It’s the week leading up to Mothers Day, and it’s nothing short of our own Superbowl around here. Mother’s day is our biggest flower sales week of the year. The farm is just beginning to hit its spring rhythm and we are getting back into the mindset of balancing crop rotation. We are putting new summer fields together and pulling out finished crops like ranunculus.
The arrival of Mother’s Day usually means we are harvesting peonies for mommas and designers left and right. But remember when I said that our season was about two weeks late? That still seems to be the case. And, while mother nature will inevitably catch herself up during summer stride, those two weeks can be felt hardest right now when we want those flowers more than ever.
Peonies are an interesting crop to grow. I’ve always grown up with a couple of peony bushes around the house, admiring the marching ants just before the real show of blooms arrived. But it wasn’t until I began to farm them that I fully appreciated this farmhouse staple.
We plant our peonies from scraggly roots. They are tough suckers, so if you have a friend or neighbor with a healthy bush, you can actually start your own with little more than a shovel and a hunk. Some of ours came to the farm this way; from old plantings of past addresses and friends who knew of my fetish for flowers. Beyond the ones I lovingly acquired from friends and family, the rest were purchased for cut flower production, bred for sturdy stems, showy, abundant blooms, and the most sought-after colors.
When we purchase or relocate small divisions of peonies we plant them and then wait for three years before cutting a single bloom off the plant. Three years in peony time might as well be a decade. By not robbing the life cycle of the adolescent plant we can build long-term root growth making a much larger and more abundantly producing peony bush. The sacrifice in the first few years is worth the payoff, but boy, watching the young buds stay on the bush is flower farmer torture.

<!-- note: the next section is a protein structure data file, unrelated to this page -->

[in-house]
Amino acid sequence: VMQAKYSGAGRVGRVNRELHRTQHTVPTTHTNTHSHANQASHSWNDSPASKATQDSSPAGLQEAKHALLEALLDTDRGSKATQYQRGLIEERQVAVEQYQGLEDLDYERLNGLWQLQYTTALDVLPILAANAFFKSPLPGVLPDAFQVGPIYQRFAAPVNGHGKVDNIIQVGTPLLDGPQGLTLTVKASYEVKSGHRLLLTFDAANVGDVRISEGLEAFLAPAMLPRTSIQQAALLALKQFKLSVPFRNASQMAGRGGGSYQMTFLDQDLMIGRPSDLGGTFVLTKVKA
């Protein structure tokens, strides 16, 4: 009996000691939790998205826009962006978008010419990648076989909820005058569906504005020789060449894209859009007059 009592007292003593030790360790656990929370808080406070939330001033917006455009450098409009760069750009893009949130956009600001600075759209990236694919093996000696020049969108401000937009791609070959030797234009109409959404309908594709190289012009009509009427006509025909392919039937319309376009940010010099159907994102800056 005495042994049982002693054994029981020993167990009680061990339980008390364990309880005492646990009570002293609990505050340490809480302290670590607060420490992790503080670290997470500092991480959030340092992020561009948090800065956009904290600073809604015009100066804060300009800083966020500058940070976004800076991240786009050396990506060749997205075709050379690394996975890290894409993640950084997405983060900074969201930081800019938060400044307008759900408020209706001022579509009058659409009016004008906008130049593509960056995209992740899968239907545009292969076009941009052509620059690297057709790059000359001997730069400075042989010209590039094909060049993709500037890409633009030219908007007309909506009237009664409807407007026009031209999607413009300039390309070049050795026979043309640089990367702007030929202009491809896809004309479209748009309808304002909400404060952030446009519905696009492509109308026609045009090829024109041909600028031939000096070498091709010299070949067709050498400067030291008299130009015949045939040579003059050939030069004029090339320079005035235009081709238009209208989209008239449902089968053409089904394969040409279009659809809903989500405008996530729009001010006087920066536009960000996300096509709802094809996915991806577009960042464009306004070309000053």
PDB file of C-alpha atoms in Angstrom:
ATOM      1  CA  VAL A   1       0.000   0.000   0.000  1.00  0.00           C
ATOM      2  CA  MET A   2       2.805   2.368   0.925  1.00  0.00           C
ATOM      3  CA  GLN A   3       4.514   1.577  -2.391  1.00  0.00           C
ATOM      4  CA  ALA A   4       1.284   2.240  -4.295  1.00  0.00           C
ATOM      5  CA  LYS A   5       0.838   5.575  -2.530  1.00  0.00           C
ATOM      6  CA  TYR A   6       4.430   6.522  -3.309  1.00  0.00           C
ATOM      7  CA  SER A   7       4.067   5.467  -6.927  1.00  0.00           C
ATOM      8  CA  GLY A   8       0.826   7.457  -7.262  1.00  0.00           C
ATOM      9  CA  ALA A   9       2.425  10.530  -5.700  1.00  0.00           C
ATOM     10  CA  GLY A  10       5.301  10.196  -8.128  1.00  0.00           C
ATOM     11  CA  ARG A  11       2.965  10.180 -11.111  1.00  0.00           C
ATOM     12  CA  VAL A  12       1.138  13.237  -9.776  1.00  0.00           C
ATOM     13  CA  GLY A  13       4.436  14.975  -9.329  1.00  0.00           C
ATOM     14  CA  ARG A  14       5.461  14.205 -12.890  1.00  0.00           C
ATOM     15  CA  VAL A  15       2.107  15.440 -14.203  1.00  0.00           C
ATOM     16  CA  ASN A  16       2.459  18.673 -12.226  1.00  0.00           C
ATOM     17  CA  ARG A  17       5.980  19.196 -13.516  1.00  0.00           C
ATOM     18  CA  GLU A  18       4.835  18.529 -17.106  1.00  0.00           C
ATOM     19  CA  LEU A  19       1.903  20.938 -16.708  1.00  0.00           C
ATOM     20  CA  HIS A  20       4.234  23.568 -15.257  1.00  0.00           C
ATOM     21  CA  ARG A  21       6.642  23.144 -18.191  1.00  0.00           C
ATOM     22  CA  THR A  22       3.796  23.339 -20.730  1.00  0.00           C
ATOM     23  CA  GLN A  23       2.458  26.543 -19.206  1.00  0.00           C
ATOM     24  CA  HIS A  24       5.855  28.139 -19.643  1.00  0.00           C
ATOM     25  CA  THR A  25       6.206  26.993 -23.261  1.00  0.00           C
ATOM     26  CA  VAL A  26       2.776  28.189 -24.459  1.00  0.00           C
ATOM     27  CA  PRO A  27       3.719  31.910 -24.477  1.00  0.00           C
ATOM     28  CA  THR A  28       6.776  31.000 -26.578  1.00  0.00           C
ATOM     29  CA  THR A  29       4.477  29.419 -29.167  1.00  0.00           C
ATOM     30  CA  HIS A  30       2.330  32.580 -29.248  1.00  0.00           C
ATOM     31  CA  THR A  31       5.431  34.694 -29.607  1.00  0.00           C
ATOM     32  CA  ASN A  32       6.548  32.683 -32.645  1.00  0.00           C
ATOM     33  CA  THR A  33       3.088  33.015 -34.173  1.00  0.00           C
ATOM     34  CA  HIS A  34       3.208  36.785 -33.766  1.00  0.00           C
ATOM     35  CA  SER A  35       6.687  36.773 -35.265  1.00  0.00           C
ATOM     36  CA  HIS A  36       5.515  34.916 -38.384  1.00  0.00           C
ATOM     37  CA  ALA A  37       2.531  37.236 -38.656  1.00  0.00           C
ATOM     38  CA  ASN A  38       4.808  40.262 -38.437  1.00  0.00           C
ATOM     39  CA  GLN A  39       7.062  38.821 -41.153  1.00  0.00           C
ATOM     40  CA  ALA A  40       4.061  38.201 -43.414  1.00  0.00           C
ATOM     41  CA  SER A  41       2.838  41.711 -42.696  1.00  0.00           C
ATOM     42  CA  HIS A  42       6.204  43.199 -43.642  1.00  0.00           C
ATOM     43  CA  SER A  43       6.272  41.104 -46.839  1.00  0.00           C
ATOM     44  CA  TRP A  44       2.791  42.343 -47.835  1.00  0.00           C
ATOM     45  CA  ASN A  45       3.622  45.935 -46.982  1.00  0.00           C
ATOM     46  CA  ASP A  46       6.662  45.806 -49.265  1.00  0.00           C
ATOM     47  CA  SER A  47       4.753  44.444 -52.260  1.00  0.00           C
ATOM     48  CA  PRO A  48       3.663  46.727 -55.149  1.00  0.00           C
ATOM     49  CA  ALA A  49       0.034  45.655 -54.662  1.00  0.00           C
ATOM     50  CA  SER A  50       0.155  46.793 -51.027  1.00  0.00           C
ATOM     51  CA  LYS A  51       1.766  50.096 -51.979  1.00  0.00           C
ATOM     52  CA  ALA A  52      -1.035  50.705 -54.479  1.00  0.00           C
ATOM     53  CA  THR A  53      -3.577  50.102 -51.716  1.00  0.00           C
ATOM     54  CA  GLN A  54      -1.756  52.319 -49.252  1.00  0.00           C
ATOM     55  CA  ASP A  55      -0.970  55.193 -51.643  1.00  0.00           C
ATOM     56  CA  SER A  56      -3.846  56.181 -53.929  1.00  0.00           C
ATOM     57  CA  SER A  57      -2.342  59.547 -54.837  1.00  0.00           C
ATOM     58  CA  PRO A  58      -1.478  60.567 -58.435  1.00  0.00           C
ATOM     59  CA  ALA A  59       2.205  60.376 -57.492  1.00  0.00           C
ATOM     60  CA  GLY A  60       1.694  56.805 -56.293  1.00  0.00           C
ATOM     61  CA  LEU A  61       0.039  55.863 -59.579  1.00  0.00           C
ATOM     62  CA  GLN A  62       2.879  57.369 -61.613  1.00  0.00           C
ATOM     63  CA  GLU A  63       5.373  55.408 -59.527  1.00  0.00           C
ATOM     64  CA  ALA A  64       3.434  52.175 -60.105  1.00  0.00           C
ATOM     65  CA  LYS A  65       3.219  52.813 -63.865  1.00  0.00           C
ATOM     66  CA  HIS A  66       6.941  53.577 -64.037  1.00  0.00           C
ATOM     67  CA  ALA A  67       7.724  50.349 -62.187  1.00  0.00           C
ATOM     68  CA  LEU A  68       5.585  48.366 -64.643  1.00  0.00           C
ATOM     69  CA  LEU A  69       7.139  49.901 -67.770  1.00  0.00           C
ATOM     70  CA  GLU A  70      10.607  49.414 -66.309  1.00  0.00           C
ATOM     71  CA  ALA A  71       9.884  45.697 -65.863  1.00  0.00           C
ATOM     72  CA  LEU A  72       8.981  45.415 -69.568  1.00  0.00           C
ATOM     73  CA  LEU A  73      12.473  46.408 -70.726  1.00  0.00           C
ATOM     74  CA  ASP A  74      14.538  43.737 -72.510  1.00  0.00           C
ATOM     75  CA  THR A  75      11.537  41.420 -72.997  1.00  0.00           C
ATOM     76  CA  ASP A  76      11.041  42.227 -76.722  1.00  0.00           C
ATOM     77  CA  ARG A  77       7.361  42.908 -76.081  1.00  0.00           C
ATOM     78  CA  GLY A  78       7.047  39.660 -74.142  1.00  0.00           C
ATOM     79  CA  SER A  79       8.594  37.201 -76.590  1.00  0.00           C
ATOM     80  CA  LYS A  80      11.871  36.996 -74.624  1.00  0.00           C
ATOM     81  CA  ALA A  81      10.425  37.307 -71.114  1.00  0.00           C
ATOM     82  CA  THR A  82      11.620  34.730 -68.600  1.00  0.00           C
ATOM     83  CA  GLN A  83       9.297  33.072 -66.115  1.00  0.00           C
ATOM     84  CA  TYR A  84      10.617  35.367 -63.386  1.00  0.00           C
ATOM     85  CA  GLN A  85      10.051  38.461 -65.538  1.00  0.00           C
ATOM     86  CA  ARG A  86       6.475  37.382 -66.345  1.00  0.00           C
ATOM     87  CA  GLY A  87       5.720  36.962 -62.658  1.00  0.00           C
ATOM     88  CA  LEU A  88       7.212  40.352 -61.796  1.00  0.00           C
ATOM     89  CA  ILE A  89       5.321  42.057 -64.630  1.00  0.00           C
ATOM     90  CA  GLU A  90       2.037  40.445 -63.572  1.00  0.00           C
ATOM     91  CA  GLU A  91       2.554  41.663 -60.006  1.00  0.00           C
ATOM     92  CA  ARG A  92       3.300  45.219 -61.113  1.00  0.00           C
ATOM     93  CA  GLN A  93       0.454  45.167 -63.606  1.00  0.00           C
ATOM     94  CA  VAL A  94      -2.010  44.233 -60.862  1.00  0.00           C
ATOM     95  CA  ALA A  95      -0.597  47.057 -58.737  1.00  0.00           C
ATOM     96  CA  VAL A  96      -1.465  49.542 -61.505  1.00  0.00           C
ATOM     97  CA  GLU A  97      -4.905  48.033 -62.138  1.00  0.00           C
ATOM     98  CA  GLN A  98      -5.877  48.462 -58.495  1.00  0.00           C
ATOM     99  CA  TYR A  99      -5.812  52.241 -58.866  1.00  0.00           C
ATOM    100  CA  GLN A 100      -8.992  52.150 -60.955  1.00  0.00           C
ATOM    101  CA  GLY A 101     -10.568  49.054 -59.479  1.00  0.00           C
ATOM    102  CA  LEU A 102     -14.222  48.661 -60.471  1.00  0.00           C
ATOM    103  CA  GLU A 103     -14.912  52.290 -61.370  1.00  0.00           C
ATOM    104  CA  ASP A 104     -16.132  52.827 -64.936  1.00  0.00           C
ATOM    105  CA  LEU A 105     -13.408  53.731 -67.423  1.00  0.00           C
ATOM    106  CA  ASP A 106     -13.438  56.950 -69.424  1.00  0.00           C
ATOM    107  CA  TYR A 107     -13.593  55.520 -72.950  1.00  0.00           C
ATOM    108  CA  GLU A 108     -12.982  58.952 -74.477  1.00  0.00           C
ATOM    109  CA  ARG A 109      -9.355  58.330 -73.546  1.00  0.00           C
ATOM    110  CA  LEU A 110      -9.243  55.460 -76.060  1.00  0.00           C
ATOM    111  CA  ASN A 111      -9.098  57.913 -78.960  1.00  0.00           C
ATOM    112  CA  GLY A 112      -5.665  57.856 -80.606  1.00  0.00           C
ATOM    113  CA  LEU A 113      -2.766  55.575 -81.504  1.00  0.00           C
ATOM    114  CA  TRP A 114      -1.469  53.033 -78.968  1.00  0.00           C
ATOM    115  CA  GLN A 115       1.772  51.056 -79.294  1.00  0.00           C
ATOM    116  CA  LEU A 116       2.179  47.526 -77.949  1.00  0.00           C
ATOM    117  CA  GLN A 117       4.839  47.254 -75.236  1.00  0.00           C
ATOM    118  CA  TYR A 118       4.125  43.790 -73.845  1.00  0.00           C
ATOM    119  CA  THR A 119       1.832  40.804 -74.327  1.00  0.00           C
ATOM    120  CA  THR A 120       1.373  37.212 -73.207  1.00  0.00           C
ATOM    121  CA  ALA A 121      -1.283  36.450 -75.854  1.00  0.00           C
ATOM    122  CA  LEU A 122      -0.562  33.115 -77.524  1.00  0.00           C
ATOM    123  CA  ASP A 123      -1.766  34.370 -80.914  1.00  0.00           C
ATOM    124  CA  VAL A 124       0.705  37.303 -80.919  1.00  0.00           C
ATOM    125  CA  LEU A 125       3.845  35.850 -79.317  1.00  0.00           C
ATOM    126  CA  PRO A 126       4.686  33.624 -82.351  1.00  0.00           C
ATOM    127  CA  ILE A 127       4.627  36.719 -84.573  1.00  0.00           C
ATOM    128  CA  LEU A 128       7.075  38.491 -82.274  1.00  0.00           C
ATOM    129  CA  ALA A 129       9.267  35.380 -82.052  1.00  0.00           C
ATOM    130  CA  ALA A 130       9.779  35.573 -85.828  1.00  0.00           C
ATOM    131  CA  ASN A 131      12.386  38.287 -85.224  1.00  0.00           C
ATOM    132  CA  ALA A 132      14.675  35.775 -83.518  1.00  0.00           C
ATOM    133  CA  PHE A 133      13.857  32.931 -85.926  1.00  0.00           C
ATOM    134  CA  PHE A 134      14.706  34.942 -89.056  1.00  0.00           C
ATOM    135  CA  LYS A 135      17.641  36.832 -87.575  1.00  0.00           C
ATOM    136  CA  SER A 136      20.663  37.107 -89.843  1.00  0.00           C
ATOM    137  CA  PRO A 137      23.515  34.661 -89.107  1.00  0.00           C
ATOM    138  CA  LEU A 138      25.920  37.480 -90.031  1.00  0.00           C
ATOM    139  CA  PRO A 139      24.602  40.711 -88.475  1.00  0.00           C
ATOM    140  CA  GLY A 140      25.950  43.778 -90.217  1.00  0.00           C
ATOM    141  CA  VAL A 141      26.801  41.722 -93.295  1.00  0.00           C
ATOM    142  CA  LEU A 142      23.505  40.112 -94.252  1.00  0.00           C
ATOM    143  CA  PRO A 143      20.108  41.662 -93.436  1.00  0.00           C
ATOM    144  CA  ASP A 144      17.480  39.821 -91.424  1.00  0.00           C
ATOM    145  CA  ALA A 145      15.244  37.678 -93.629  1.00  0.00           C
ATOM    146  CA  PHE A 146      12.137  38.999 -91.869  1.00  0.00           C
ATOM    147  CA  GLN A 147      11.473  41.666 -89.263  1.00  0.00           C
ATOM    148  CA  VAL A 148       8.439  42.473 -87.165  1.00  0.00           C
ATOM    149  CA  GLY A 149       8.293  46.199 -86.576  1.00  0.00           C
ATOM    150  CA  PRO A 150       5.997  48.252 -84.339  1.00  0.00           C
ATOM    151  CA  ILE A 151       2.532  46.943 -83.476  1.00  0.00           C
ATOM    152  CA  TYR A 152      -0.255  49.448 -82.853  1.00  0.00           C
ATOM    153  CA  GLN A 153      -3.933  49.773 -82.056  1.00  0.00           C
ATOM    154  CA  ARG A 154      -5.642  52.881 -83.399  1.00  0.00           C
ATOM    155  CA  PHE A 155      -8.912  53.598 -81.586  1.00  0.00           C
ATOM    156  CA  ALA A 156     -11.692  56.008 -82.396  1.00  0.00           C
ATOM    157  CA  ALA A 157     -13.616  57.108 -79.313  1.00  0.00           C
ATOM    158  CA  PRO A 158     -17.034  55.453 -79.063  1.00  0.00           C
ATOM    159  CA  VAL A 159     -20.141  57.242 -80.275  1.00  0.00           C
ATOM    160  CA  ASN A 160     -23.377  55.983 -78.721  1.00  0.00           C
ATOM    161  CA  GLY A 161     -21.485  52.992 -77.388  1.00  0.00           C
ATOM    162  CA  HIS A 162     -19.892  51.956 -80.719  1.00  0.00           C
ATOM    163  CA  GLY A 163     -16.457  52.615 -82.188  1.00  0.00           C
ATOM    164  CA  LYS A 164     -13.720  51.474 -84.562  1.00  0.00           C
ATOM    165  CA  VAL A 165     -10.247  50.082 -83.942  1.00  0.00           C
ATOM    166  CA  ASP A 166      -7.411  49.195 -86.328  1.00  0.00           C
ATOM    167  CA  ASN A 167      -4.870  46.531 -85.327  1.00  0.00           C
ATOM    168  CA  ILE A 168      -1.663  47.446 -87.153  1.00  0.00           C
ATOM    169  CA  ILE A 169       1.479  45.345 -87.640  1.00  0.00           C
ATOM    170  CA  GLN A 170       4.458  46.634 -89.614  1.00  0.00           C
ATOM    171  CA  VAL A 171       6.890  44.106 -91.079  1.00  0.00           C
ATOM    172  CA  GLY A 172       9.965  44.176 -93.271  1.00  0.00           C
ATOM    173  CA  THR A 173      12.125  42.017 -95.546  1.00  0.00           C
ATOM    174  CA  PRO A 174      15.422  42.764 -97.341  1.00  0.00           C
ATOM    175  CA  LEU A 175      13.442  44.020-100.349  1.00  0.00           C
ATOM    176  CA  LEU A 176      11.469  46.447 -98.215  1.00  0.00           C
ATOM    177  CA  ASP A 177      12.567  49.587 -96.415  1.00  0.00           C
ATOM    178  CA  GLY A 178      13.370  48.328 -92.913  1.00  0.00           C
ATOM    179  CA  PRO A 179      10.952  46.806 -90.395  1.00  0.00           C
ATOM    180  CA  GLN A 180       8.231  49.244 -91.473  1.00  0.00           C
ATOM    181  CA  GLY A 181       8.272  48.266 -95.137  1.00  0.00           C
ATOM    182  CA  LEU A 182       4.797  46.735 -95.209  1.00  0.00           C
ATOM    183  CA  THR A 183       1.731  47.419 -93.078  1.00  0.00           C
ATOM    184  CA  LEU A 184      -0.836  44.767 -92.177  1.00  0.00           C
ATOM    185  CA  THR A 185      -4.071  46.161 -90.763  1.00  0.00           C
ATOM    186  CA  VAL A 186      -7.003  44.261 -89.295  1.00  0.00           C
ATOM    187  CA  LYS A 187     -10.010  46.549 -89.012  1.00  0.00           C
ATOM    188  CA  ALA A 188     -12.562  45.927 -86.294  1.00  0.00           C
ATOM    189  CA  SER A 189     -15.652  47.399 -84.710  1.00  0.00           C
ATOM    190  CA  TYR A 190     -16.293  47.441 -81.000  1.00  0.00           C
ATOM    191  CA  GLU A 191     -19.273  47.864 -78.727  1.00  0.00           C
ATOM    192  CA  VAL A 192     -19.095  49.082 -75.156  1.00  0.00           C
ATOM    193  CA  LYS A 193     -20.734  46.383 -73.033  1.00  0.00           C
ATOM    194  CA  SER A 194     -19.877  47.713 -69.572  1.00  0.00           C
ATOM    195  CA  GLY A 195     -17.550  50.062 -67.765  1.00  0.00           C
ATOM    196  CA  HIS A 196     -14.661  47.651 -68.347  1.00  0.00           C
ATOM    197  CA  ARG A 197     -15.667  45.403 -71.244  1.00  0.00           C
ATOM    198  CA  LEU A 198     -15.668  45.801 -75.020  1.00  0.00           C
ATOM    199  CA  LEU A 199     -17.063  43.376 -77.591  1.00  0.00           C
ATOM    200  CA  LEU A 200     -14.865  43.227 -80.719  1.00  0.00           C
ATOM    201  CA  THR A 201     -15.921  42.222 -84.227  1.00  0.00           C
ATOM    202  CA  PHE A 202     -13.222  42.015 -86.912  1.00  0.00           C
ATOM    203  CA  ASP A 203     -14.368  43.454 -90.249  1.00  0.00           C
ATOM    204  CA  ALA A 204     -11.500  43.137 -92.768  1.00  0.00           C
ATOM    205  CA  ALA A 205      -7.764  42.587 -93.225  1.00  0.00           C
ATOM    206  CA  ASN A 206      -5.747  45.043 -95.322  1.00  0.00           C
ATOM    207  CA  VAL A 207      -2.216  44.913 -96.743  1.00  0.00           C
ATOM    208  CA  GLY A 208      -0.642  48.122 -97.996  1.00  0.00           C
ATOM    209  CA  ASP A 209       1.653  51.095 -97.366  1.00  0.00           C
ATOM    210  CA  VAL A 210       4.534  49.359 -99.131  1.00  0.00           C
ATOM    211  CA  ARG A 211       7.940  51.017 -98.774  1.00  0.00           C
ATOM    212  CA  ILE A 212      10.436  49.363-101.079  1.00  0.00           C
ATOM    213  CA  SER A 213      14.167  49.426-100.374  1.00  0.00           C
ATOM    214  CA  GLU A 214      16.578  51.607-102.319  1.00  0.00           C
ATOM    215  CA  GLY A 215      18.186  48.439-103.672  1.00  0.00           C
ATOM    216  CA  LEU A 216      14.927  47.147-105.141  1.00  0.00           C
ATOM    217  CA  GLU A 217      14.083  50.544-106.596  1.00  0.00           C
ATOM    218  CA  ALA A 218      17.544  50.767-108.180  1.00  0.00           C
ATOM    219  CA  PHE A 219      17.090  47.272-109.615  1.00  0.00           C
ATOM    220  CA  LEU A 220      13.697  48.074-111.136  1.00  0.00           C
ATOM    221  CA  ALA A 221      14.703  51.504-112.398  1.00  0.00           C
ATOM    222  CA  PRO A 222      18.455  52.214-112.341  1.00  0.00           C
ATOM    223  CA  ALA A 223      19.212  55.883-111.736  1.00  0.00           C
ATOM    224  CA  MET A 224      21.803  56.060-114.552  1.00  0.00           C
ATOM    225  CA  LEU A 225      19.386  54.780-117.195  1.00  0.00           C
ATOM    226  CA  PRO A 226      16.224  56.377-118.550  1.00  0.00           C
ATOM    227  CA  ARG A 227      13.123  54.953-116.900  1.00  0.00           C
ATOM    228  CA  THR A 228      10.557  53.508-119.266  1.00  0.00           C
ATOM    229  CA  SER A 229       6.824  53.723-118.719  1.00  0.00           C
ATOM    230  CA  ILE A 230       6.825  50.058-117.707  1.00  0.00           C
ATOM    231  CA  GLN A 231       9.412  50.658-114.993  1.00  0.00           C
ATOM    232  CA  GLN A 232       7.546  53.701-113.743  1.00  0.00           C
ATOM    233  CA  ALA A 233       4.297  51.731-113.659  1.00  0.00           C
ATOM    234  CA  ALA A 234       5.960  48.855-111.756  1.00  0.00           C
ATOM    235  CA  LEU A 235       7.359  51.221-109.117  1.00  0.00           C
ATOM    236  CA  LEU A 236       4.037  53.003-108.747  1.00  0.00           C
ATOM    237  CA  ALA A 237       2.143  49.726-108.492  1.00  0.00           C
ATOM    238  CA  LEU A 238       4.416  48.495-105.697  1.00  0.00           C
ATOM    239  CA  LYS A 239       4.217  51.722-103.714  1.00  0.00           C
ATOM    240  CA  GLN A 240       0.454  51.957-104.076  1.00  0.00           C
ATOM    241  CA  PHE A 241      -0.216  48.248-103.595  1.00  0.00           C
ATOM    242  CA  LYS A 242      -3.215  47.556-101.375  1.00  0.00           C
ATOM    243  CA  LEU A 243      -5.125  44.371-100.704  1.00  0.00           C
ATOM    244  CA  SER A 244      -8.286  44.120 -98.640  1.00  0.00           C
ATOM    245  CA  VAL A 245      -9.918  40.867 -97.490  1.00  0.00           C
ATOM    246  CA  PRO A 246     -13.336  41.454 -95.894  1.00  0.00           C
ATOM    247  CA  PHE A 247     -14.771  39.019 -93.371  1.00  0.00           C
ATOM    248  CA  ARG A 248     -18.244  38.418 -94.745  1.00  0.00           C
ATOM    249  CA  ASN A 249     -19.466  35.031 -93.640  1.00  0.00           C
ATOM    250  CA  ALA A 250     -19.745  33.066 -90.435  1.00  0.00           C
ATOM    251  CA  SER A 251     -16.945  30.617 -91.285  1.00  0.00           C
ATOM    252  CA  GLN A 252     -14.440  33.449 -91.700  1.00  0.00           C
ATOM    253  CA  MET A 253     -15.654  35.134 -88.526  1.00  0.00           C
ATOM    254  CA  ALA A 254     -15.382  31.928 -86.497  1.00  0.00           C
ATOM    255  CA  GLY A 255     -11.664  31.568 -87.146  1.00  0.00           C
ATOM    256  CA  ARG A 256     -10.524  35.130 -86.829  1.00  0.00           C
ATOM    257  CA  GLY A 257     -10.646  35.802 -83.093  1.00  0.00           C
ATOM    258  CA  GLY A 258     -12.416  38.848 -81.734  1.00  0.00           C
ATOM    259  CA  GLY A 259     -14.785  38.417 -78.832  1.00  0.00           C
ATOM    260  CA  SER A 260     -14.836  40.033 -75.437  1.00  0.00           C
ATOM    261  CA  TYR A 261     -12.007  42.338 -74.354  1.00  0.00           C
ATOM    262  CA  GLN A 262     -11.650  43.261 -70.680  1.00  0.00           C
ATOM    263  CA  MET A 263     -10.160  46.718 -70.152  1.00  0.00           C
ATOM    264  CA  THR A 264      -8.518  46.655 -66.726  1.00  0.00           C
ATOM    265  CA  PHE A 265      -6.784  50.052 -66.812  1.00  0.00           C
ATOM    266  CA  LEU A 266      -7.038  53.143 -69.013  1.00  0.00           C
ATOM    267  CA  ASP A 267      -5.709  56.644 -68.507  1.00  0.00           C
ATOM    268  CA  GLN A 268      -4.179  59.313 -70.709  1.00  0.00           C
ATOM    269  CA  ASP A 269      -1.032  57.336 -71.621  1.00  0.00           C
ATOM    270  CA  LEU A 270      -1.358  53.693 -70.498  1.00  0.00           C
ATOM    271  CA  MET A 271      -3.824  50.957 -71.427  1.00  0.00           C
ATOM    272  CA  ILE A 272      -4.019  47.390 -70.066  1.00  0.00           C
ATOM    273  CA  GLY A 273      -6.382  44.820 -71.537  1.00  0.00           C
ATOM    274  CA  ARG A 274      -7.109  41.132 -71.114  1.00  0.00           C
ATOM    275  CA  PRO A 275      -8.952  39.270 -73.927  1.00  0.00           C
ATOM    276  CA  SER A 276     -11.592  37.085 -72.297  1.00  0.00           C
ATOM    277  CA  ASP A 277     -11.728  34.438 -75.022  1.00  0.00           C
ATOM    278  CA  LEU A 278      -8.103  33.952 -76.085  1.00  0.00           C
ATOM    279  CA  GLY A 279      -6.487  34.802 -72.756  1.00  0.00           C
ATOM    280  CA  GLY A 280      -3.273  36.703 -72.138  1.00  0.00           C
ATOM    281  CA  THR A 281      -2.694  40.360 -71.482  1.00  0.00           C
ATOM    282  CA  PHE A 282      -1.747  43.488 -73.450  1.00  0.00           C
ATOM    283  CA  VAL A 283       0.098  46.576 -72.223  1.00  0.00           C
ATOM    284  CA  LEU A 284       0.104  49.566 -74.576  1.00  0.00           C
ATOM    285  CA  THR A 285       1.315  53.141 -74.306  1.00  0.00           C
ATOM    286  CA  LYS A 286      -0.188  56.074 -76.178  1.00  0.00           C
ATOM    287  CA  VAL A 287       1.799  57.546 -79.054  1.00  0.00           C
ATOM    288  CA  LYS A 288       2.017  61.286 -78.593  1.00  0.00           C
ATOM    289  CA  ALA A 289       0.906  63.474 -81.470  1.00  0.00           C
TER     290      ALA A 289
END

Y’all know me. I’m a rule-breaker. When underage plants are blooming their socks off like the temptress they are, I usually find a few blooms that have been “naturally decapitated” and they end up in my house. I try really hard to leave our young bushes alone, but sometimes the fruit just proves too tempting.
This year that won’t happen because our plot of about 1500 plants (plus or minus a few) have all matured to harvestable age! We couldn’t be more thrilled about finally getting our snips fired up in the peony patch. And of course, it’s the year that’s two weeks late!!!
So, we watch as the buds swell and multiply, and as the temperatures rise, the color begins to arrive. We squish the buds checking to see if they are close enough to snip. When the first one feels like a marshmallow with some give in the middle, we squeal because we know that not only is that one ready for harvest, but many many more will soon fall close behind.
Much like the neighboring poppies, we watch the peonies like a hawk. The spring temps and some strong sun will speed up the maturation process and flush the peonies into bloom. Every few hours we will have to walk this field. Crops like the peonies require more frequent monitoring, so I try to plant close to the main beehive, (the shop, my home, the coolers). If we are always passing by it frequently, we are more inclined to notice harvest-ready buds.
We dry store our peonies in our cooler laying them flat in cardboard boxes sorted by color. This is one of the only crops on the farm that we store dry in our cooler, and they provide a fun trick for the kids as they snip the ends and rehydrate the peony to watch it bloom. It’s a crop that we turn fast, so from the first bloom to the last bloom, it’s a dizzying 4 weeks at best.
The first bloom of the field was spotted and cut. She lives in my house this week, but I hope to send out a few more to live in yours very soon. Keep calm, it’s peony season!
- xoxo Jess